using the arrow buttons.
by clicking on the page.
the page around when zoomed in by dragging it.
the zoom using the slider when zoomed-in.
by clicking on the zoomed-in page.
by entering text in the search field, and select "This Issue" or "All Issues"
by clicking on thumbnails to select pages, and then press the print button.
displays sections with thumbnails and descriptions.
displays a slider of thumbnails. Click on a page to jump.
allows you to browse the full archive.
about your subscription?
Buddhadharma : Winter 2005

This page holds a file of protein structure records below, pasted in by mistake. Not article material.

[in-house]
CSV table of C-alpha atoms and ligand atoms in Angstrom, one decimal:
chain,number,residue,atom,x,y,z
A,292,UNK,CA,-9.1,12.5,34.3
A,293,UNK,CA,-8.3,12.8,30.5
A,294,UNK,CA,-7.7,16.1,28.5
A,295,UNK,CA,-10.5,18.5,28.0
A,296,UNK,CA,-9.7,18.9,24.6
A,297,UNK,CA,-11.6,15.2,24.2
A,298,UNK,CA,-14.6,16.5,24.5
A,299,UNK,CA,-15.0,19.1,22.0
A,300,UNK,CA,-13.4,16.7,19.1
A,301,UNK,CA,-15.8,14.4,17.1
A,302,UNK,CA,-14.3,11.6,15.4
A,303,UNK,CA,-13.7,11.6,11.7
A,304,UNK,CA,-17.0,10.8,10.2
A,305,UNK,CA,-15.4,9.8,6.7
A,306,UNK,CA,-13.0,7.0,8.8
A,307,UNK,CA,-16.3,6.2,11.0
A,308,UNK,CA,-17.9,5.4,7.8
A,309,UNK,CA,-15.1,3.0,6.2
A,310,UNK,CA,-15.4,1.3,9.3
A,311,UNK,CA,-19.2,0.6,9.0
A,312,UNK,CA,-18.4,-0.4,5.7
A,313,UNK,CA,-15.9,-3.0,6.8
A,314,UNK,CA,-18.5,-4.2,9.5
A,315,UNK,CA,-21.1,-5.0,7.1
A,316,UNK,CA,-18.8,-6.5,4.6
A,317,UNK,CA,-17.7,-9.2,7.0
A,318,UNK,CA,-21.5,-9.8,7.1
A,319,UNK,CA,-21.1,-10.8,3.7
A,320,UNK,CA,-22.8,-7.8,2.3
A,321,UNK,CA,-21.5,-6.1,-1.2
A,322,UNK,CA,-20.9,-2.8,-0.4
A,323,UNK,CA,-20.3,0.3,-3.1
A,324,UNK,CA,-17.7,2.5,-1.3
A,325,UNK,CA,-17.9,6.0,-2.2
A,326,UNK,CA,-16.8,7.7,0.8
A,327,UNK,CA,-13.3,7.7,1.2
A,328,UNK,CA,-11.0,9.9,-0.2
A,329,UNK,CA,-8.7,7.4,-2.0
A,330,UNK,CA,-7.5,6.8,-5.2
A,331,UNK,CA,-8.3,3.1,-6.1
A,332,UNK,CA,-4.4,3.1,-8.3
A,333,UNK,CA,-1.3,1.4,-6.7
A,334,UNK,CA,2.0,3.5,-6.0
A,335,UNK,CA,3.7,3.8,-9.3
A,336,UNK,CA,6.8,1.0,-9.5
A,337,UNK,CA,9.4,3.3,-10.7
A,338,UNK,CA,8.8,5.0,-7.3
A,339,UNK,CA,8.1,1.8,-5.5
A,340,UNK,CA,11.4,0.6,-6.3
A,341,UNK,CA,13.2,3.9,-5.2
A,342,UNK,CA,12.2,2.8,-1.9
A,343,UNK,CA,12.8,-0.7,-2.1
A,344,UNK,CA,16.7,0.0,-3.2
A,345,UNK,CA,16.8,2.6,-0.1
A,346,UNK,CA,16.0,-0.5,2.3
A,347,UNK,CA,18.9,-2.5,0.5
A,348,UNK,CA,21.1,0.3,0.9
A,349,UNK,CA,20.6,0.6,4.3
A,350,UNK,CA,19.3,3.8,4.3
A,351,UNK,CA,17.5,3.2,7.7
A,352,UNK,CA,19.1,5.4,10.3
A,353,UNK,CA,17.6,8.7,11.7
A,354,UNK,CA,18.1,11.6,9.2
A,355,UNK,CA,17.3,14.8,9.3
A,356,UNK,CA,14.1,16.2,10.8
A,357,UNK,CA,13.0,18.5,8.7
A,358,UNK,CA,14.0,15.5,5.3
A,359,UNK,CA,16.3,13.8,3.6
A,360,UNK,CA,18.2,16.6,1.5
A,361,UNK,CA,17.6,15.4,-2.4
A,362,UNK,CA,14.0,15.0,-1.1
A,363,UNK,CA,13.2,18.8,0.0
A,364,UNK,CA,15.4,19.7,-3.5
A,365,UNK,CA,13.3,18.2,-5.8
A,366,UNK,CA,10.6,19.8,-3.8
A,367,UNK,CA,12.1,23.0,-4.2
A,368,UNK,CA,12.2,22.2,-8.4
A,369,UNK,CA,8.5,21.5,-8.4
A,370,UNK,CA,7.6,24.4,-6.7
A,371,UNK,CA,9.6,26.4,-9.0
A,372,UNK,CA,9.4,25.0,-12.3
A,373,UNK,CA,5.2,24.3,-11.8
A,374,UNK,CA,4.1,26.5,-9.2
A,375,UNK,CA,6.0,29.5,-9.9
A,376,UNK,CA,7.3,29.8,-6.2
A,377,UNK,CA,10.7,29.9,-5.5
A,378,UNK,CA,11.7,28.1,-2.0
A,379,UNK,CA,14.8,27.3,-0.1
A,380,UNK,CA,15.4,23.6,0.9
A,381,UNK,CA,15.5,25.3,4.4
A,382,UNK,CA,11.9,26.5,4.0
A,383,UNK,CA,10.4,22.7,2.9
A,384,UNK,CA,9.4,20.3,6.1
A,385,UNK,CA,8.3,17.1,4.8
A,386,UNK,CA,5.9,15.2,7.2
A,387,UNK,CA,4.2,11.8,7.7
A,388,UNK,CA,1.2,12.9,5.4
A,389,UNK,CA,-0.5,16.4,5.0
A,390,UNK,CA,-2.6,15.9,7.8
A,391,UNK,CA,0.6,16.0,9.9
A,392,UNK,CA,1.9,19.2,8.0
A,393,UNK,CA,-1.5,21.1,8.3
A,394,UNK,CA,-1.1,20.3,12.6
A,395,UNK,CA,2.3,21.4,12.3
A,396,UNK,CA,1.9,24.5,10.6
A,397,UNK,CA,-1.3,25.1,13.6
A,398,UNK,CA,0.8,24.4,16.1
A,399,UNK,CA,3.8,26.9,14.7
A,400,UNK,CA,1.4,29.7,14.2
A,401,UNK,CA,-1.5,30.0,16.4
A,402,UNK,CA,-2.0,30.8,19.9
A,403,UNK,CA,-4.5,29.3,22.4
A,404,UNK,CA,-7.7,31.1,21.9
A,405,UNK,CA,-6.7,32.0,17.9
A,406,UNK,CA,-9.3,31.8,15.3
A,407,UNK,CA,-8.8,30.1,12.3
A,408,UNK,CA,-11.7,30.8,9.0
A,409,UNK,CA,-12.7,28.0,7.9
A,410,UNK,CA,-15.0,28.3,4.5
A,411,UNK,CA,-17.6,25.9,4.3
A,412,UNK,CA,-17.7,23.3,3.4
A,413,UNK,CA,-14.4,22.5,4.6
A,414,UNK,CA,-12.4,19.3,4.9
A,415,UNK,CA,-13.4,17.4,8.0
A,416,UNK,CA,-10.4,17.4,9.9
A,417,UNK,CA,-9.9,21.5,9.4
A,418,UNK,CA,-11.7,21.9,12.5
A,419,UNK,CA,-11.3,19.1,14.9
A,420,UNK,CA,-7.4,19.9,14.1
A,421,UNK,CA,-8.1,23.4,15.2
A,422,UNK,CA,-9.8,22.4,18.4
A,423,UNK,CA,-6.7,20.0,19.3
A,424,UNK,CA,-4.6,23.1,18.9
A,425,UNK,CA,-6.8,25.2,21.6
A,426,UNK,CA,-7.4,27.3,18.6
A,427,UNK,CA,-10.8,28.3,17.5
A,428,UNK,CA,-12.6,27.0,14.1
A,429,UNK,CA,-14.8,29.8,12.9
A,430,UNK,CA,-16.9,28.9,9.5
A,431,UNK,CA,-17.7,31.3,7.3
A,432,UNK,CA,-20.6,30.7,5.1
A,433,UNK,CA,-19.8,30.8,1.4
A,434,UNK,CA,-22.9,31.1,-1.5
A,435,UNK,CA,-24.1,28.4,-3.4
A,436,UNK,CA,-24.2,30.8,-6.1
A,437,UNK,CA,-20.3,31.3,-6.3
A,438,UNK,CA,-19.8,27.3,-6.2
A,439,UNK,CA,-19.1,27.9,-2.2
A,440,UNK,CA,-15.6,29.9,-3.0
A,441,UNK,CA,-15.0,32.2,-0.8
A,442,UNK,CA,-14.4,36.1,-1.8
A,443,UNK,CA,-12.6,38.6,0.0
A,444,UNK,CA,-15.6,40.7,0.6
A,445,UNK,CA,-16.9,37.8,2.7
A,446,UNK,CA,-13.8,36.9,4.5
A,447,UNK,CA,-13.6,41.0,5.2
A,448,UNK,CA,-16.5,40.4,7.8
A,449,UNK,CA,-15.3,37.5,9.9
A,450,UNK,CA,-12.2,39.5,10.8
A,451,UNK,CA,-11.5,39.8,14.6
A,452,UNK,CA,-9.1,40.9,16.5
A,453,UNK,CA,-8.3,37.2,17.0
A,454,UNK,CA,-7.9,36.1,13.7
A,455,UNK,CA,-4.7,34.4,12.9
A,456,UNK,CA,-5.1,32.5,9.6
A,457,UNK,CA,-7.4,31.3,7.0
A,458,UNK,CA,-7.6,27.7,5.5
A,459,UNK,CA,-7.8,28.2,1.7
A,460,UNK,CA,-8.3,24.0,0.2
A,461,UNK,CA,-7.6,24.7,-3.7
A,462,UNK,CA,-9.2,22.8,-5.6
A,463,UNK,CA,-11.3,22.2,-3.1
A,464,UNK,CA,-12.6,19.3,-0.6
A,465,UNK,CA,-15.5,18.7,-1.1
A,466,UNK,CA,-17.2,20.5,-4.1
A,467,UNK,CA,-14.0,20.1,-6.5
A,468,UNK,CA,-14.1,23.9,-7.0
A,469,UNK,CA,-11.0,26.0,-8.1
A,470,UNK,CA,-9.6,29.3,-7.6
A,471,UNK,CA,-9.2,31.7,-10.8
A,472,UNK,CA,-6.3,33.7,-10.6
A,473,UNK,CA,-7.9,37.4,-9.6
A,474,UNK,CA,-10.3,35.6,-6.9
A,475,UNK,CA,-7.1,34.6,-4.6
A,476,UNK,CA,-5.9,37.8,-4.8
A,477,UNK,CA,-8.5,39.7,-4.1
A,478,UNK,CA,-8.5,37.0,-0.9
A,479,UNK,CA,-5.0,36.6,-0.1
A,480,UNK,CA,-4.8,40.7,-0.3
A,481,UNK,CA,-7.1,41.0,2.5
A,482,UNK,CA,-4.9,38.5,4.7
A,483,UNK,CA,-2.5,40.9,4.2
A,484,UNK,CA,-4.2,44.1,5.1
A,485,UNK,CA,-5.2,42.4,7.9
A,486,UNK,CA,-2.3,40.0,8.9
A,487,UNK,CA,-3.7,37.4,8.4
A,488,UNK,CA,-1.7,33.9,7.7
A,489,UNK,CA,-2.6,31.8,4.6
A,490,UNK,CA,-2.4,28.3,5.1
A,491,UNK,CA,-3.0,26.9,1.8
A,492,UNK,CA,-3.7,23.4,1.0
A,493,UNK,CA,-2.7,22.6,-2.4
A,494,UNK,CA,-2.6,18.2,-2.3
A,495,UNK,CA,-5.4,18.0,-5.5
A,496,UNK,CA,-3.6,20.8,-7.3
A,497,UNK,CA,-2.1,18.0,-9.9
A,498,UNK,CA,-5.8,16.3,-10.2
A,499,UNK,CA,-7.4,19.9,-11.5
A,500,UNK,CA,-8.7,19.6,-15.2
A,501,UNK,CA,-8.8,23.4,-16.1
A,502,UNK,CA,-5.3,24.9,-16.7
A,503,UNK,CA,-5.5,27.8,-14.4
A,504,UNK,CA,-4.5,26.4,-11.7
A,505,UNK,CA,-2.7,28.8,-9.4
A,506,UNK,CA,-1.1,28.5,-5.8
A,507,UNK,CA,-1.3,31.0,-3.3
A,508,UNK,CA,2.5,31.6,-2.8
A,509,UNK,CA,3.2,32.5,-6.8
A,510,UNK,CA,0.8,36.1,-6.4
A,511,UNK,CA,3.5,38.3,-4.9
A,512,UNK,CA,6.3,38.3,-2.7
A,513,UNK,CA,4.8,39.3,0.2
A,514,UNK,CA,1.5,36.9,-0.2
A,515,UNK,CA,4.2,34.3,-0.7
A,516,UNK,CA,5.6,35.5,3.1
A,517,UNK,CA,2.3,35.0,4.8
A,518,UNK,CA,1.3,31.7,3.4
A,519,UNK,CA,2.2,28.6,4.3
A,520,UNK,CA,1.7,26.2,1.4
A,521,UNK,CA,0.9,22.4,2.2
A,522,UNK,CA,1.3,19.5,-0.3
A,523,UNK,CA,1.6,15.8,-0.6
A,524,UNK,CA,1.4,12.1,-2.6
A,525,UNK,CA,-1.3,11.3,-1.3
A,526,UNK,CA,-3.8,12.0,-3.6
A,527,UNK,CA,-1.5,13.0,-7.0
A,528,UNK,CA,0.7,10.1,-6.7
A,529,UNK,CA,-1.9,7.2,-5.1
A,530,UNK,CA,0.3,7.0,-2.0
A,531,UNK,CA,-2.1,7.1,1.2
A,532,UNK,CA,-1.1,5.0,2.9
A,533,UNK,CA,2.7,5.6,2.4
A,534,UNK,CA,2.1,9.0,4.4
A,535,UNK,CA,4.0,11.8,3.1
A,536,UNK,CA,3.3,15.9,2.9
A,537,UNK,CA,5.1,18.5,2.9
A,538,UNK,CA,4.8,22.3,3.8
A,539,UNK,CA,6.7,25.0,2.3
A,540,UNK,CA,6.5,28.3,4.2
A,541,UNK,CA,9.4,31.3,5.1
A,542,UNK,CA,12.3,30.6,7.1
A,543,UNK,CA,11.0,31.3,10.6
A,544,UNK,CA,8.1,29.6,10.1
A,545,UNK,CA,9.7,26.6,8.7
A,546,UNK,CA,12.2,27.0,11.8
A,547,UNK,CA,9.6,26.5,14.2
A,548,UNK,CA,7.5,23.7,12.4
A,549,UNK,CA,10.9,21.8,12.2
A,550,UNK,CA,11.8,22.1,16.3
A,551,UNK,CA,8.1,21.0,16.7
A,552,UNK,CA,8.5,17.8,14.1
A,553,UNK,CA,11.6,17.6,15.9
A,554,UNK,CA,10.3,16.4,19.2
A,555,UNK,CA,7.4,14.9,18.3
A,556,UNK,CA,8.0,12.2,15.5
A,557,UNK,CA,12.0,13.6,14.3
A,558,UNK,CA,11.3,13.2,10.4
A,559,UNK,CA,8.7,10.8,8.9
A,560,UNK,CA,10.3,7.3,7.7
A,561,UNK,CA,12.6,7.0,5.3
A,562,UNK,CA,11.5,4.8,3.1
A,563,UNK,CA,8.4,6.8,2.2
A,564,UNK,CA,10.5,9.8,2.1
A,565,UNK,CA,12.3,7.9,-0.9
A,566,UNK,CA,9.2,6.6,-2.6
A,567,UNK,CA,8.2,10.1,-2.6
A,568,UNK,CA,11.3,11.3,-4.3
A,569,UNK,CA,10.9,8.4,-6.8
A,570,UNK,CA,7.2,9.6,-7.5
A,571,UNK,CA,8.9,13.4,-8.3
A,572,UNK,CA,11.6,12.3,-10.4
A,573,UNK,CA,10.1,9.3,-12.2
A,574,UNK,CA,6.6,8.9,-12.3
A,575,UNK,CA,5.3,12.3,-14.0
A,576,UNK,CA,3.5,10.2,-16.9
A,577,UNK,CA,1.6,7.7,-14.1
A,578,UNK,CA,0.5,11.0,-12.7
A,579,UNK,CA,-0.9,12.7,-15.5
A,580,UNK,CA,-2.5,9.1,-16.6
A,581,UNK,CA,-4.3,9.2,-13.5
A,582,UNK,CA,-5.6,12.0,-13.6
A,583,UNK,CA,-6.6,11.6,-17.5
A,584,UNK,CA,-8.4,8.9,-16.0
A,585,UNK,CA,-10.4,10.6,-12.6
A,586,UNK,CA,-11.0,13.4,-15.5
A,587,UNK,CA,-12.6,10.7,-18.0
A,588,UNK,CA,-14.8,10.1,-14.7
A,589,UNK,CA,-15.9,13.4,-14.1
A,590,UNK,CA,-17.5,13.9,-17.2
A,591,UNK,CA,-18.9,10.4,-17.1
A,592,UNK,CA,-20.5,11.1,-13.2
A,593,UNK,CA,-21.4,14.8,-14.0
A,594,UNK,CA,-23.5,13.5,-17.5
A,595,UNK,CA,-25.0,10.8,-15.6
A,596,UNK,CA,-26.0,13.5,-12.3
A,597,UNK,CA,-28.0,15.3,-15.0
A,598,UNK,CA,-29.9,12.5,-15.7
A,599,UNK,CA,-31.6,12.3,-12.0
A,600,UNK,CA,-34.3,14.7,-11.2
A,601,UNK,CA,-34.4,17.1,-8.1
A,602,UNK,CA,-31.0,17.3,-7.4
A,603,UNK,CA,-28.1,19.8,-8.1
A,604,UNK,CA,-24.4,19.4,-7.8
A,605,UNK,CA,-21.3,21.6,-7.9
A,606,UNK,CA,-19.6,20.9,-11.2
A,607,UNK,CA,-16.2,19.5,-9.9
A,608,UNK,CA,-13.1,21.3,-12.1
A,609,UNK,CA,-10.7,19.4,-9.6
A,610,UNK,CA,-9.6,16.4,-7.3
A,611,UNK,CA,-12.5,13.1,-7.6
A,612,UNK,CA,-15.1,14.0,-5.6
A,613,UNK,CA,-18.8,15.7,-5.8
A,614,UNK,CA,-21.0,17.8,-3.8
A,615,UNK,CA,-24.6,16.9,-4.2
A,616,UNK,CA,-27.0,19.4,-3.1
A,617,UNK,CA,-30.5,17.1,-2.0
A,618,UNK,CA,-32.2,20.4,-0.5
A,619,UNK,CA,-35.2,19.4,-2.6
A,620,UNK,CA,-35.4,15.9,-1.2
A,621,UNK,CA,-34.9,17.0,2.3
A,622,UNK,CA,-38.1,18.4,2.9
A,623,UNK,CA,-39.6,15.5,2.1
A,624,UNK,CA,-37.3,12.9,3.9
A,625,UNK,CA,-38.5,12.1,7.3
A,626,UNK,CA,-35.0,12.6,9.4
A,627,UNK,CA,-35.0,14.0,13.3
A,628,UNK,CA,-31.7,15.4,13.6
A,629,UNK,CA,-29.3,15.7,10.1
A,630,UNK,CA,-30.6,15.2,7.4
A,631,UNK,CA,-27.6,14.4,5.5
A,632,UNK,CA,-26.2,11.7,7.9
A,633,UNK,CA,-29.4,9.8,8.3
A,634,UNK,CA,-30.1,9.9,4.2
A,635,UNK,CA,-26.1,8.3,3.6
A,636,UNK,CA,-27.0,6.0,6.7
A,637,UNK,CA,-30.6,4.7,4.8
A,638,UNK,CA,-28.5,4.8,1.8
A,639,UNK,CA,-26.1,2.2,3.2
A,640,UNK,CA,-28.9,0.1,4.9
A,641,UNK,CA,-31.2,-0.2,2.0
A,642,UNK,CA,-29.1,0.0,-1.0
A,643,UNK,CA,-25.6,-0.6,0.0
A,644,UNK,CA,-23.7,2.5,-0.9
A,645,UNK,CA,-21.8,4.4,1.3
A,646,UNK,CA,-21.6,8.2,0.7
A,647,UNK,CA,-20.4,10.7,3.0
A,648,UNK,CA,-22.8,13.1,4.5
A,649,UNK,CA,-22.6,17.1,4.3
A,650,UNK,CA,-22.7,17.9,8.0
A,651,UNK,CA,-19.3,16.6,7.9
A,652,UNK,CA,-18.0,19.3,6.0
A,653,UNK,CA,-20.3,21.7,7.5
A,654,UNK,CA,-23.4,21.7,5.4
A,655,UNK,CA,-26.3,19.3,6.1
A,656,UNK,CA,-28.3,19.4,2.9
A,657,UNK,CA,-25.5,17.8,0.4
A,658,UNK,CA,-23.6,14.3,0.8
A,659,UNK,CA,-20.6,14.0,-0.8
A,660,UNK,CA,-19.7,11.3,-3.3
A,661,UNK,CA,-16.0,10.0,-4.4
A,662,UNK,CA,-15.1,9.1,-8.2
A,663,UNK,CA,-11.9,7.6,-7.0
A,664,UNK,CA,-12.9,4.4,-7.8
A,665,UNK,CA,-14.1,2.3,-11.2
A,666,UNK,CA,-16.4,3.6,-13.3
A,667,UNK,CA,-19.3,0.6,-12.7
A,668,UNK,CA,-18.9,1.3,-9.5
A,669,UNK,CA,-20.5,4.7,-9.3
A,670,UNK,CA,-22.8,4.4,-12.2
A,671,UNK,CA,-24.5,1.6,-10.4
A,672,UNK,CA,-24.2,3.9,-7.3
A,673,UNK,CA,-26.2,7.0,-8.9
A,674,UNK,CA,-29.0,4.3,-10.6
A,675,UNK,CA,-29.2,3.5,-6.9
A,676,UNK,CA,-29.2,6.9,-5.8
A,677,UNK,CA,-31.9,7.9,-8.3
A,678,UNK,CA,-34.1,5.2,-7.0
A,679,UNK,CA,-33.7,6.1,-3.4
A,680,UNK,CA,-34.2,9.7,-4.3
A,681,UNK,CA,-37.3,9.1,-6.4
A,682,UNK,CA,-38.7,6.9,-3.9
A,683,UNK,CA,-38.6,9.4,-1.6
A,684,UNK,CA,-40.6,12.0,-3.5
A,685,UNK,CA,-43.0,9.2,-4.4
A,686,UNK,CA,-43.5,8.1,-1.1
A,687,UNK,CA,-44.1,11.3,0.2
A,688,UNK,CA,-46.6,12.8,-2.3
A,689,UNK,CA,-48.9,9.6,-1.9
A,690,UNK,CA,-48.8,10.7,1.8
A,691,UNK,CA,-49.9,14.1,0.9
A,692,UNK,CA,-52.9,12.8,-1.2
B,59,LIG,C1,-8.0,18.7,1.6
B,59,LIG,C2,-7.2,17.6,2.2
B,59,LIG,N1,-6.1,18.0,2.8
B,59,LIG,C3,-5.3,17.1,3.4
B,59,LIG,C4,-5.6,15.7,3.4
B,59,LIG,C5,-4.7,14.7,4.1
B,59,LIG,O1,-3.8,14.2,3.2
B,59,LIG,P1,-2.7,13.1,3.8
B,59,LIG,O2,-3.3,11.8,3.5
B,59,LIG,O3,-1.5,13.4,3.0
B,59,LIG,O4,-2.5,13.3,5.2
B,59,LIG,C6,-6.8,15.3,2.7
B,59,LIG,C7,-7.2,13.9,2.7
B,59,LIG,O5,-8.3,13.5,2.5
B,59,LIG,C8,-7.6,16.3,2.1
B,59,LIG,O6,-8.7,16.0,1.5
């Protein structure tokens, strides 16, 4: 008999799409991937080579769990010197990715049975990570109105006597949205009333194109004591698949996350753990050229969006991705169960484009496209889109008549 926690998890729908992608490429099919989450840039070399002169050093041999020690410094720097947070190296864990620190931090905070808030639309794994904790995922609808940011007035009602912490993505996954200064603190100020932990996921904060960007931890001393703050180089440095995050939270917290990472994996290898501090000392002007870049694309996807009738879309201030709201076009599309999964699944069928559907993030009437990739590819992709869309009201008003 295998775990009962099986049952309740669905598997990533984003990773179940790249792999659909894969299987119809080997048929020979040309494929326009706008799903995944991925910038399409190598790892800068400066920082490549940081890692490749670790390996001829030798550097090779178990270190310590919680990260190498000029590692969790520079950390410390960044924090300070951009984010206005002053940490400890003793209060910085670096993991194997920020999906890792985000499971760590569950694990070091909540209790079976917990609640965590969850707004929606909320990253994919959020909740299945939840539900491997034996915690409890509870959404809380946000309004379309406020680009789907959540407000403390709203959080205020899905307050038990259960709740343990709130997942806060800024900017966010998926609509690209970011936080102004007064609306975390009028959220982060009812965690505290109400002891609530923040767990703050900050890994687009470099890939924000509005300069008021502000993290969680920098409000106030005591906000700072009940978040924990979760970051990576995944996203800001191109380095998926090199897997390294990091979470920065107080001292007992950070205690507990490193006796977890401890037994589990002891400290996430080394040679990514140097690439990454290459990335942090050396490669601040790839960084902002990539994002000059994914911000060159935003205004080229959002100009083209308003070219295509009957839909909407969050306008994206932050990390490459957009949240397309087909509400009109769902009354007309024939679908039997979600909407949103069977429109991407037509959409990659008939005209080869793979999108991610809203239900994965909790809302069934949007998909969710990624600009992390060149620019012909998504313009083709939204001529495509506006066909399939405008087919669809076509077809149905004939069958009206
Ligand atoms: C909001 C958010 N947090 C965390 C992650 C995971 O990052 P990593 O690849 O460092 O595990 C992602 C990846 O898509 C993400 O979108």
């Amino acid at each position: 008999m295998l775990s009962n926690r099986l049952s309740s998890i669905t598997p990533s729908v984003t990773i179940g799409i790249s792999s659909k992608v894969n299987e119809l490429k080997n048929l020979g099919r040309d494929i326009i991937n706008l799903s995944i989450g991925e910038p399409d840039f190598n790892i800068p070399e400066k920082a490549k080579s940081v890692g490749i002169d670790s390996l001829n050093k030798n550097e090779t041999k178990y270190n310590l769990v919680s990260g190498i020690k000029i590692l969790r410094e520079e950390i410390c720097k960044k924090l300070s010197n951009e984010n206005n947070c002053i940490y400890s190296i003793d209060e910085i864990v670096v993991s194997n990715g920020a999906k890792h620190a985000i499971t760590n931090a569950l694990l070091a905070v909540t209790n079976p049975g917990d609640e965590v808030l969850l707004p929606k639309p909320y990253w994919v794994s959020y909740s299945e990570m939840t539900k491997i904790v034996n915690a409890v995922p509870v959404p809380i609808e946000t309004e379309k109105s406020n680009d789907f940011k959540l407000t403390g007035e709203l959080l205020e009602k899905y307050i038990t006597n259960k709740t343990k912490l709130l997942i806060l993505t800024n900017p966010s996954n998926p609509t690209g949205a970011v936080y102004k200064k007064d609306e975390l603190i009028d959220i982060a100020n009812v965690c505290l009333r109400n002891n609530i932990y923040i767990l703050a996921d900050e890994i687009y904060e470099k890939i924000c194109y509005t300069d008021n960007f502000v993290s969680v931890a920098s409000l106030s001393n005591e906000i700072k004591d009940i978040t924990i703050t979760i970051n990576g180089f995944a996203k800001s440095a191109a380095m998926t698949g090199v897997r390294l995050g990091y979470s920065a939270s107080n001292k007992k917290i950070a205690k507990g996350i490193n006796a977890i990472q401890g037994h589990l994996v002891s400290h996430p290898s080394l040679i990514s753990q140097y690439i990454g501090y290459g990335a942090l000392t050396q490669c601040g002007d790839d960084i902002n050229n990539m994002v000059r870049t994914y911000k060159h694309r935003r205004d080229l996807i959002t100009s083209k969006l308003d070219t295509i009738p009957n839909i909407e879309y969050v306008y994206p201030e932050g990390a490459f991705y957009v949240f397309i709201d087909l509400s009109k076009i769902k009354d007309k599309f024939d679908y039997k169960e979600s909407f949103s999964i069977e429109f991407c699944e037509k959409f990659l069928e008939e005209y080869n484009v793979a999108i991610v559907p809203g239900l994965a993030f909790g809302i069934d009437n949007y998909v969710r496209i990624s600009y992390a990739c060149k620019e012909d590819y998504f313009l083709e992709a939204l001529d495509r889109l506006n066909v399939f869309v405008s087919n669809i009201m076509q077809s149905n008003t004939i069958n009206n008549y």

winter 2005| 62 |buddhadharma and a curiosity to try something new, I headed for a friend’s charming but simple lakefront cabin in northern Vermont. The cabin had no electricity or running water, but it did have a lovely view of a lake and the surrounding hills. During the nine days I was there, I heard many loon calls, but only a few distant human noises. Going solo worked much better this time around. Although I often lost my moment-to- moment focus, I was able to stay on task. I restricted my reading to inspirational dharma books, didn’t linger after meals, and meditated twelve hours a day. There were no dramatic real- izations, but I felt that being on my own allowed me to see some things that I might have missed in a group setting. Afterward, I wondered what had made the dif- ference between my first attempt and the more recent one. Was it simply years logged on the cushion, or were some other factors at play? Did a solitary retreat differ meaningfully from coreyn.m.Kohn When I WAs In my TWenTIes, with a handful of sesshins under my belt, I decided to do a medita- tion retreat on my own. It seemed like a good idea; after all, I had a dedicated daily practice, knew the sesshin schedule by heart, and wanted to save some money. so while my parents took a vacation, I spent seven days alone in the suburban house I had grown up in, ignoring the phone and doorbell, trying to recreate my practice at the monastery. The retreat was a dud. I read and slept more than I wanted and meditated less. I can recall only one insight from those seven days: I’m not ready to do a retreat on my own. About fifteen years and that many group retreats later, I tried again. motivated by sched- uling conflicts with my regular vipassana center Marshall GlickMan is the author of Beyond the Breath: extraordinary Mindfulness throuGh Whole-Body Vipassana Meditation and the puBlisher and editor of the enVironMental quarterly Green liVinG. A solitary retreat offers the opportunity to deepen one’s practice in profound and lasting ways. But it’s not without pitfalls. marshall Glickman reports on the benefits and drawbacks of Going Solo lAuriepeArceBAuer;spiritrocK